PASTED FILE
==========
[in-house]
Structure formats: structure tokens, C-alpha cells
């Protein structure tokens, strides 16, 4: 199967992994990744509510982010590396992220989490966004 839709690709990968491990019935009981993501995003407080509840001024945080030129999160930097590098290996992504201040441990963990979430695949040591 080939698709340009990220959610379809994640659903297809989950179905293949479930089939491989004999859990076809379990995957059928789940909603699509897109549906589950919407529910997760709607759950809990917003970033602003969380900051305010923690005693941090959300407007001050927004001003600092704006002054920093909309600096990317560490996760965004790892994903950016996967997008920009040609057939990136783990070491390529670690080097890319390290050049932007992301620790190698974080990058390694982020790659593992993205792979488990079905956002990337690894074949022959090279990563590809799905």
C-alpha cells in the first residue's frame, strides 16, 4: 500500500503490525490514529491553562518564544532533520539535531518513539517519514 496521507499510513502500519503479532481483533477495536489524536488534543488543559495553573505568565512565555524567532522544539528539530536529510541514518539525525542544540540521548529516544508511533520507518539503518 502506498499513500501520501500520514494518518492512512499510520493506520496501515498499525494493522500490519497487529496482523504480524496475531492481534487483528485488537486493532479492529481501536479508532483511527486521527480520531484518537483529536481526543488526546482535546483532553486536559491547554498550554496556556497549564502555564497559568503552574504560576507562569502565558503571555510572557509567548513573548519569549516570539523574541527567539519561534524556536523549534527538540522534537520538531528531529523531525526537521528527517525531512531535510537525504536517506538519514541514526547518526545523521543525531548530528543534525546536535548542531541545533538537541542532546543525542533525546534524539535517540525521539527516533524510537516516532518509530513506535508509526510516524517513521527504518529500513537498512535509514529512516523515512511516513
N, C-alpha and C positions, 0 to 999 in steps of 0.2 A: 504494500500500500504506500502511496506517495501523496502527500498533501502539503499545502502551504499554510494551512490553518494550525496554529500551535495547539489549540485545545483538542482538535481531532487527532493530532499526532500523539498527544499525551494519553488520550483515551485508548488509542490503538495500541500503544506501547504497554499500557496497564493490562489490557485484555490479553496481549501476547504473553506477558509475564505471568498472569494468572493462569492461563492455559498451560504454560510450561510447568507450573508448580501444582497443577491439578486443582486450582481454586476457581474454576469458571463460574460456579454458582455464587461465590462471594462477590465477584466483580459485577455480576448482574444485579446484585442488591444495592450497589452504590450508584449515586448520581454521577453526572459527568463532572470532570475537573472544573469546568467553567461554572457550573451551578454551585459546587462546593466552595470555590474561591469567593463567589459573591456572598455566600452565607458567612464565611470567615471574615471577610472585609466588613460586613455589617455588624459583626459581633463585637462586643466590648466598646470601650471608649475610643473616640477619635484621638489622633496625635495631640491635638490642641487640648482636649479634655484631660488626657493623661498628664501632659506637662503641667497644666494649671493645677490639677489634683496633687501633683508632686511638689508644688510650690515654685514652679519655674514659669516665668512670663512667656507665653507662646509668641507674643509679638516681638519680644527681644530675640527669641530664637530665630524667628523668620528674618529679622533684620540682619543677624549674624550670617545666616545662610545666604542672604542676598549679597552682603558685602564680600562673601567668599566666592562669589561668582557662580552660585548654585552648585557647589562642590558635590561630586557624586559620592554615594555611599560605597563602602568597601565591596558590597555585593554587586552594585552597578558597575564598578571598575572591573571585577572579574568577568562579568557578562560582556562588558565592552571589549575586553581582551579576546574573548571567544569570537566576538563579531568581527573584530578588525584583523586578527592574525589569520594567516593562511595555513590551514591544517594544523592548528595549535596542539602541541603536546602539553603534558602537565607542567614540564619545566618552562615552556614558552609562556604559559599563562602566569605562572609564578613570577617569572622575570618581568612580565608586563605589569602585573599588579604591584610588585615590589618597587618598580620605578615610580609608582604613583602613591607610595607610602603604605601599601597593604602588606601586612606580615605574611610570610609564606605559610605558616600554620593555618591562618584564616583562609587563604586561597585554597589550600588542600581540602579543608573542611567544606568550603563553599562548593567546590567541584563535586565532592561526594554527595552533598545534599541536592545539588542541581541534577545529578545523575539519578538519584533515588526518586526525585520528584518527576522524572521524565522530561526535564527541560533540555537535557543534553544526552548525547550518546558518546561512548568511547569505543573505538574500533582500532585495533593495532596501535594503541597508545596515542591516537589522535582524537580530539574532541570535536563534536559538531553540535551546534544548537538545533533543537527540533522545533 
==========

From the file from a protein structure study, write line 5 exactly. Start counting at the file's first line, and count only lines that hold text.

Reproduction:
N, C-alpha and C positions, 0 to 999 in steps of 0.2 A: 504494500500500500504506500502511496506517495501523496502527500498533501502539503499545502502551504499554510494551512490553518494550525496554529500551535495547539489549540485545545483538542482538535481531532487527532493530532499526532500523539498527544499525551494519553488520550483515551485508548488509542490503538495500541500503544506501547504497554499500557496497564493490562489490557485484555490479553496481549501476547504473553506477558509475564505471568498472569494468572493462569492461563492455559498451560504454560510450561510447568507450573508448580501444582497443577491439578486443582486450582481454586476457581474454576469458571463460574460456579454458582455464587461465590462471594462477590465477584466483580459485577455480576448482574444485579446484585442488591444495592450497589452504590450508584449515586448520581454521577453526572459527568463532572470532570475537573472544573469546568467553567461554572457550573451551578454551585459546587462546593466552595470555590474561591469567593463567589459573591456572598455566600452565607458567612464565611470567615471574615471577610472585609466588613460586613455589617455588624459583626459581633463585637462586643466590648466598646470601650471608649475610643473616640477619635484621638489622633496625635495631640491635638490642641487640648482636649479634655484631660488626657493623661498628664501632659506637662503641667497644666494649671493645677490639677489634683496633687501633683508632686511638689508644688510650690515654685514652679519655674514659669516665668512670663512667656507665653507662646509668641507674643509679638516681638519680644527681644530675640527669641530664637530665630524667628523668620528674618529679622533684620540682619543677624549674624550670617545666616545662610545666604542672604542676598549679597552682603558685602564680600562673601567668599566666592562669589561668582557662580552660585548654585552648585557647589562642590558635590561630586557624586559620592554615594555611599560605597563602602568597601565591596558590597555585593554587586552594585552597578558597575564598578571598575572591573571585577572579574568577568562579568557578562560582556562588558565592552571589549575586553581582551579576546574573548571567544569570537566576538563579531568581527573584530578588525584583523586578527592574525589569520594567516593562511595555513590551514591544517594544523592548528595549535596542539602541541603536546602539553603534558602537565607542567614540564619545566618552562615552556614558552609562556604559559599563562602566569605562572609564578613570577617569572622575570618581568612580565608586563605589569602585573599588579604591584610588585615590589618597587618598580620605578615610580609608582604613583602613591607610595607610602603604605601599601597593604602588606601586612606580615605574611610570610609564606605559610605558616600554620593555618591562618584564616583562609587563604586561597585554597589550600588542600581540602579543608573542611567544606568550603563553599562548593567546590567541584563535586565532592561526594554527595552533598545534599541536592545539588542541581541534577545529578545523575539519578538519584533515588526518586526525585520528584518527576522524572521524565522530561526535564527541560533540555537535557543534553544526552548525547550518546558518546561512548568511547569505543573505538574500533582500532585495533593495532596501535594503541597508545596515542591516537589522535582524537580530539574532541570535536563534536559538531553540535551546534544548537538545533533543537527540533522545533 